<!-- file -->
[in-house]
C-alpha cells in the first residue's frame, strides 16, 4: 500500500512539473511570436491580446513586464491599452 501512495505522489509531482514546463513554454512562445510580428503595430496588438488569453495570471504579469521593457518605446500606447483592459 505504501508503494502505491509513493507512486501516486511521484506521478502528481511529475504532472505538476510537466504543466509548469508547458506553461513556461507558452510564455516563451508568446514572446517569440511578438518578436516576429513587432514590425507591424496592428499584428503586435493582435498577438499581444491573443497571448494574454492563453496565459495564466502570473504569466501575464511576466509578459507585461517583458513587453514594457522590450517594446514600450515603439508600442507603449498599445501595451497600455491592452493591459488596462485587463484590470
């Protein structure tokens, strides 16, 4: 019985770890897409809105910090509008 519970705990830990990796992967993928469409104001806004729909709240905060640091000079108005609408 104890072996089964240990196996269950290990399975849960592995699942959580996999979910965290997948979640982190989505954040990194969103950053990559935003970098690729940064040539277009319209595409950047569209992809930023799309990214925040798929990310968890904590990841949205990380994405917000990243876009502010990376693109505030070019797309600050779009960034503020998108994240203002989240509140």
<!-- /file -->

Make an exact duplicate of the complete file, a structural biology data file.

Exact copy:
[in-house]
C-alpha cells in the first residue's frame, strides 16, 4: 500500500512539473511570436491580446513586464491599452 501512495505522489509531482514546463513554454512562445510580428503595430496588438488569453495570471504579469521593457518605446500606447483592459 505504501508503494502505491509513493507512486501516486511521484506521478502528481511529475504532472505538476510537466504543466509548469508547458506553461513556461507558452510564455516563451508568446514572446517569440511578438518578436516576429513587432514590425507591424496592428499584428503586435493582435498577438499581444491573443497571448494574454492563453496565459495564466502570473504569466501575464511576466509578459507585461517583458513587453514594457522590450517594446514600450515603439508600442507603449498599445501595451497600455491592452493591459488596462485587463484590470
């Protein structure tokens, strides 16, 4: 019985770890897409809105910090509008 519970705990830990990796992967993928469409104001806004729909709240905060640091000079108005609408 104890072996089964240990196996269950290990399975849960592995699942959580996999979910965290997948979640982190989505954040990194969103950053990559935003970098690729940064040539277009319209595409950047569209992809930023799309990214925040798929990310968890904590990841949205990380994405917000990243876009502010990376693109505030070019797309600050779009960034503020998108994240203002989240509140």